Activists set precedents resisting land grabs in Wukan, China
tony at cultureshop.org.uk
Sat Jul 21 22:15:01 BST 2012
Wukan: a beacon for future Chinese democracy?
2 April 2012 Reportage Online
Recent anti-corruption protests and local elections in the southern
Chinese village of Wukan has reignited discourse about China's
future. Cate Cadell investigates.
The discussion on Chinese politics has flared up again following the
riots in the Guandong village of Wukan that led to village elections
earlier this month. However experts say the political significance of
the Wukan election has been overplayed by the media.
The village was dubbed a 'beacon of democracy' when a four month
standoff between citizens and party authorities ended with a
democratic election of new village representatives.
Though according to Hans Hendrischke, a Professor of Chinese Politics
at the University of Sydney, there has been a critical
misunderstanding in the media about how Chinese politics work.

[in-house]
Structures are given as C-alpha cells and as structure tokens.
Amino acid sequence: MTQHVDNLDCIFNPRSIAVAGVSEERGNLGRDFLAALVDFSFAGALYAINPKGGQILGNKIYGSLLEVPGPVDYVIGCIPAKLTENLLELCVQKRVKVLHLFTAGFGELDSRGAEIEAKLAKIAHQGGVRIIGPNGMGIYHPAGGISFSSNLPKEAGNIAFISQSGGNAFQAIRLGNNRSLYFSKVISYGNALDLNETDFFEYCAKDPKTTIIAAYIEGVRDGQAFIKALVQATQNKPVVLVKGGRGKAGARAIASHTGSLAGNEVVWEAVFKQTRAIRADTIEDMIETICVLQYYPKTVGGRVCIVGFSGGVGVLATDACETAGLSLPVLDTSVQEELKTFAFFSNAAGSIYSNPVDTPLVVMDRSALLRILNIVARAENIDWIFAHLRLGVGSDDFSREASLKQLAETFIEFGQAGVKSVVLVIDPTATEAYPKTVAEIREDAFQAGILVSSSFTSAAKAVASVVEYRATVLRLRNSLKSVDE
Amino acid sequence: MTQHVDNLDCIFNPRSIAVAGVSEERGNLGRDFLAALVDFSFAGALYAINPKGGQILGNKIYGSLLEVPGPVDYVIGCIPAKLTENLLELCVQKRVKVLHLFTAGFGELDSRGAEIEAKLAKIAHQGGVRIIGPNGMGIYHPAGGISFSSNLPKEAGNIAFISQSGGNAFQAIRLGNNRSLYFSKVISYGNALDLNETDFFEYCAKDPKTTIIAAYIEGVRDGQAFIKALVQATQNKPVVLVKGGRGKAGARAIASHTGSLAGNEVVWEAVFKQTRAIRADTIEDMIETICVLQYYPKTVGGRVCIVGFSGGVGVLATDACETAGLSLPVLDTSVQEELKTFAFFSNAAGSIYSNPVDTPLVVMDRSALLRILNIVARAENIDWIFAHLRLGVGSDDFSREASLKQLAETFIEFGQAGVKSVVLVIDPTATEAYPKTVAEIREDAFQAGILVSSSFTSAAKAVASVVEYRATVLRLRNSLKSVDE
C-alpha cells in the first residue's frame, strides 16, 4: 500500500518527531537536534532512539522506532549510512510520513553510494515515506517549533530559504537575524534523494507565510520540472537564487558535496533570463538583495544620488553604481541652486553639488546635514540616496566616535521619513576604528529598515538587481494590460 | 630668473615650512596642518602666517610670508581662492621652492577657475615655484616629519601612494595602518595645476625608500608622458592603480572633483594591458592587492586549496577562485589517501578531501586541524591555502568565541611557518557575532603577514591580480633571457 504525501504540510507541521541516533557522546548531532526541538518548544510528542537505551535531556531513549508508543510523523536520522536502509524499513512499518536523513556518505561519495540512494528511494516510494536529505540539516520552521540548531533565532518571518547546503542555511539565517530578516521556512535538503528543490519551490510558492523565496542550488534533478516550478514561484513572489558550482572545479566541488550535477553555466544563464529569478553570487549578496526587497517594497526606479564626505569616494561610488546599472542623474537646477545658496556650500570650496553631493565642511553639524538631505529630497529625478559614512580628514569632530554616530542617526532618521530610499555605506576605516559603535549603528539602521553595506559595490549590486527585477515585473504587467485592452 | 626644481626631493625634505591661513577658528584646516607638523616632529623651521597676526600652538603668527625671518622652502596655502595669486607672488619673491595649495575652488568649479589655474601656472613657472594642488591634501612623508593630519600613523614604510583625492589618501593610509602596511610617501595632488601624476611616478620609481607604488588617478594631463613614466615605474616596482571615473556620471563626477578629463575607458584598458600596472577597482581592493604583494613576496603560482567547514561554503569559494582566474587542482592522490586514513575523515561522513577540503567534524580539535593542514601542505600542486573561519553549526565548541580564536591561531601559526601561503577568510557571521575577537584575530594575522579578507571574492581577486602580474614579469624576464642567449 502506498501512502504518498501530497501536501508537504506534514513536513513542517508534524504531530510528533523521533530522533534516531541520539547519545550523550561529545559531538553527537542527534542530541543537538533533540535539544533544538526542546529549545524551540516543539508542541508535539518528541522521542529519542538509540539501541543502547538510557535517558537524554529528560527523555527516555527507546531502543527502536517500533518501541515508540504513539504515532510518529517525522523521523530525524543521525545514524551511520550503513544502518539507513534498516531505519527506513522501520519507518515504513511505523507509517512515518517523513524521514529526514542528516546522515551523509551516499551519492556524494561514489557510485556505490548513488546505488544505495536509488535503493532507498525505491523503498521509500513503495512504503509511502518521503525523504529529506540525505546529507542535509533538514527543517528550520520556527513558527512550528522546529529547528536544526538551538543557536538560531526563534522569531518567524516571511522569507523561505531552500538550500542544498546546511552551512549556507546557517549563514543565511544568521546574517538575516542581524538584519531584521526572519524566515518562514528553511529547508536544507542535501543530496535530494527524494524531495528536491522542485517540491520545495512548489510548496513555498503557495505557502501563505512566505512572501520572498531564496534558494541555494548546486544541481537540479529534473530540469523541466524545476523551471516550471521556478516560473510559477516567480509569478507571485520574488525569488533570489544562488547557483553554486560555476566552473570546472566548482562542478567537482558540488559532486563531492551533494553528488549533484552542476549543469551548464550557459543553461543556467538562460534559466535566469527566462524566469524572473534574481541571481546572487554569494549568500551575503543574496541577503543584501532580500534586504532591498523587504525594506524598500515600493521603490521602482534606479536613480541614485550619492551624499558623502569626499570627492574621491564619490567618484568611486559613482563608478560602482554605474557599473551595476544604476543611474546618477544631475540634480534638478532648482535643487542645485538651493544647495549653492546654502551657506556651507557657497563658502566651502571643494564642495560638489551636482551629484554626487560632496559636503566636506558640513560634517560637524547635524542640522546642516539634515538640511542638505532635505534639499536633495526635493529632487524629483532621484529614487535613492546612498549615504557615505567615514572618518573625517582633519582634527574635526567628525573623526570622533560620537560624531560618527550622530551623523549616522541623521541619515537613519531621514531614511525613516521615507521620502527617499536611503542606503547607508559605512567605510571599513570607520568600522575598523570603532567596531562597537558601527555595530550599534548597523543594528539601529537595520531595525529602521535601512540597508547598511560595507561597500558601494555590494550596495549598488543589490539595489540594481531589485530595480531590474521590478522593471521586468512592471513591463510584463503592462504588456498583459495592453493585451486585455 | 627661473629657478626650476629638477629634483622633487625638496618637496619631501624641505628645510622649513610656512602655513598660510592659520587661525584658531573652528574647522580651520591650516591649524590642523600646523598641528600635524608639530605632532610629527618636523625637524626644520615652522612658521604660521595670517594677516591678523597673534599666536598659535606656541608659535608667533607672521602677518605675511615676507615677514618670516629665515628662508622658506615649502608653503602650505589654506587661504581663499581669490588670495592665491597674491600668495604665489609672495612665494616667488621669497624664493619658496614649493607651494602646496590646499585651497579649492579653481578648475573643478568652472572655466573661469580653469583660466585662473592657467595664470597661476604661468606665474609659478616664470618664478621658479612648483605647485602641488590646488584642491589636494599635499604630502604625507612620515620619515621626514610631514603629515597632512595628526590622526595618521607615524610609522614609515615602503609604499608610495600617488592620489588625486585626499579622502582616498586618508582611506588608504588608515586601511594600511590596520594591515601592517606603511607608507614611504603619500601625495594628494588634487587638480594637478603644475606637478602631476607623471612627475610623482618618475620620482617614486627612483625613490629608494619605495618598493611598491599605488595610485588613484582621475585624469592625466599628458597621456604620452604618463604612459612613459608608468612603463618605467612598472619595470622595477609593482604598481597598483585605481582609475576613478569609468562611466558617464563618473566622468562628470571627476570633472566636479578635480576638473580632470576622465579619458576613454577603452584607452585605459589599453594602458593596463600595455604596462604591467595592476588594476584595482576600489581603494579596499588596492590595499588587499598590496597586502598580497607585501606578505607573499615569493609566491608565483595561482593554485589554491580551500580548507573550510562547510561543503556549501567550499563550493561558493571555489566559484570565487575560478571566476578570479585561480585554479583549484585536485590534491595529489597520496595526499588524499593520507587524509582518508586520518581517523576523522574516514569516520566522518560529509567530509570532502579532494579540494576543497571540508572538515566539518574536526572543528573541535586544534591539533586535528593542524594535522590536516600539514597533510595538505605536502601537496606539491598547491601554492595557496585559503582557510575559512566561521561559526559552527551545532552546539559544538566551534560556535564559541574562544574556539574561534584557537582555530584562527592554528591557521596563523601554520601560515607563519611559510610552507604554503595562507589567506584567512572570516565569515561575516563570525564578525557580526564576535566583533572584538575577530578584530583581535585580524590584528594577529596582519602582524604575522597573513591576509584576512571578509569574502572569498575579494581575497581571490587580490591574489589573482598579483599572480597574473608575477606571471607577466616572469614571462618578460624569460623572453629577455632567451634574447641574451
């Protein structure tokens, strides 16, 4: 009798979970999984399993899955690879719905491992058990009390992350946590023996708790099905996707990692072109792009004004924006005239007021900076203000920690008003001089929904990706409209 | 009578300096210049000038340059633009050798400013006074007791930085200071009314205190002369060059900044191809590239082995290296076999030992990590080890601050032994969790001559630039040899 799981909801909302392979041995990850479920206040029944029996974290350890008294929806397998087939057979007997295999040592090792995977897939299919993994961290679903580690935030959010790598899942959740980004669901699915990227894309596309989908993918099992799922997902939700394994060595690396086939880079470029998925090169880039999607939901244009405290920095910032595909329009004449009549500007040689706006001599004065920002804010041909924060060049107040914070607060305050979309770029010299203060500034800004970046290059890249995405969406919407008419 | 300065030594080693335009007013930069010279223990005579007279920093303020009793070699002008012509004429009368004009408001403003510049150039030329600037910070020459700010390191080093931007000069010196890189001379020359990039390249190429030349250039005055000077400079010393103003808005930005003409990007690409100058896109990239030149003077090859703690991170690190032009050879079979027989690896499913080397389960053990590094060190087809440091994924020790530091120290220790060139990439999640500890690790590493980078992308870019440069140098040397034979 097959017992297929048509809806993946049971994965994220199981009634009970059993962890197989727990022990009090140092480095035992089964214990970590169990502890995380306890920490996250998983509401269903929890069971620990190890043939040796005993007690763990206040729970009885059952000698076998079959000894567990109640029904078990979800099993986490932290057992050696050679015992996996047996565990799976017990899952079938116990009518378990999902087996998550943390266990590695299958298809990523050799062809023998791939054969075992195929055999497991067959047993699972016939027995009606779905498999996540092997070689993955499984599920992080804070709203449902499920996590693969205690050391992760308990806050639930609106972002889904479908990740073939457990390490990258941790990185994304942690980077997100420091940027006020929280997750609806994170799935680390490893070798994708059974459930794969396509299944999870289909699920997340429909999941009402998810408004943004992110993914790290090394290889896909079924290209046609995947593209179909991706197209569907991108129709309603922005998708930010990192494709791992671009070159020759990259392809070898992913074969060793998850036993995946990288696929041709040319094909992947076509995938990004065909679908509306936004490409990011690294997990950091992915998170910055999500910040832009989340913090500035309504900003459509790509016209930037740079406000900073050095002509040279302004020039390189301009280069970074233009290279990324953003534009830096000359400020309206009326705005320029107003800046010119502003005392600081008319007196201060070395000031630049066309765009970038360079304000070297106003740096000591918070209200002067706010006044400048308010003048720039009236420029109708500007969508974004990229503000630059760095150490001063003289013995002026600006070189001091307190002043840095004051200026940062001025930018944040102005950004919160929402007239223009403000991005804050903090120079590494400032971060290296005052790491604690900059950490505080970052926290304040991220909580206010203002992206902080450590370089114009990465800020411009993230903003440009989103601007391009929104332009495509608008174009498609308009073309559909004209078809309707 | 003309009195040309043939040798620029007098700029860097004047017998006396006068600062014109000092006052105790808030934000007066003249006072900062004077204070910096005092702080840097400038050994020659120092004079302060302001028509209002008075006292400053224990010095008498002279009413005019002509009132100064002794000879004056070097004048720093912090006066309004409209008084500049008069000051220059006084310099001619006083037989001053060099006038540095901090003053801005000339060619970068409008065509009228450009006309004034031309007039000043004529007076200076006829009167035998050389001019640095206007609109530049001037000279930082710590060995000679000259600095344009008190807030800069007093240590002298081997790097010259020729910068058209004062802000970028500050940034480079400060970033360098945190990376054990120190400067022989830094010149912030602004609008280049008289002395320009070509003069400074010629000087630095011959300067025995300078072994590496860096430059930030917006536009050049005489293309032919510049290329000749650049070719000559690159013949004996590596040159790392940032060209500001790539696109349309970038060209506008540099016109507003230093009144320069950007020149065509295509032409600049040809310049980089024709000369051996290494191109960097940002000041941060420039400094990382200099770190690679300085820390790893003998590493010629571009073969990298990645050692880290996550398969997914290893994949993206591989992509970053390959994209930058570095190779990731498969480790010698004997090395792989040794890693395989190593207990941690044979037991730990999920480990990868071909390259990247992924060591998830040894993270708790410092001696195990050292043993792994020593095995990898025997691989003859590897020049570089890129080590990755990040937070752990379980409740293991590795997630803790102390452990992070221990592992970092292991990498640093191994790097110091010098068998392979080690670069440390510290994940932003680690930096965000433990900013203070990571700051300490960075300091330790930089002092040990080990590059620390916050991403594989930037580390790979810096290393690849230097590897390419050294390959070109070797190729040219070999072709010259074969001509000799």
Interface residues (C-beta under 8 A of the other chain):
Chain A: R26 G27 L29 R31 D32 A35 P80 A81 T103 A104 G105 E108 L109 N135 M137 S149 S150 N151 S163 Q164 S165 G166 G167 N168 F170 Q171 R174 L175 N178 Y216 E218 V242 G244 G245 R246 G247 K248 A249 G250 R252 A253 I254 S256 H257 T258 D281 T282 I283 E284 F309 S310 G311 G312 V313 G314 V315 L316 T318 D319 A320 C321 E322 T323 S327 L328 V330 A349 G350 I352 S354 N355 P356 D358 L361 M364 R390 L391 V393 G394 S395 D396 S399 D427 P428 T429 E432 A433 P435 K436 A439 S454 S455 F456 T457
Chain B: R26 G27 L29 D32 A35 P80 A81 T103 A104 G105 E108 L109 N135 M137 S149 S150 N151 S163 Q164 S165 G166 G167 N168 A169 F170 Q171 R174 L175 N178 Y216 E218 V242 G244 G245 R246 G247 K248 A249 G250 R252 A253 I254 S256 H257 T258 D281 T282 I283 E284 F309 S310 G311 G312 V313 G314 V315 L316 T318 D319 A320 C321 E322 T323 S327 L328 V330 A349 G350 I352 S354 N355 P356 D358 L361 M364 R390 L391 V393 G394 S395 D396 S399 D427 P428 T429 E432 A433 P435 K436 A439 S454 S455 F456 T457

"The village level is in fact not a Government level," said
Hendrishke. "This was a village election, it was never illegal. You
could have one every week!"
"It's a case of the press reporting certain elements and not others," he said.
"If the whole level went above the village into township level then
the whole situation would be different."
The Chinese Government is made up of a hierarchy of officials, each
set elects the one directly above. The lowest level is the township
council, and village level elections are below that; meaning they
have little or no bearing on the system.
"What they have conceded, and what is important in the Chinese
context, is that they haven't used police force or brutal force to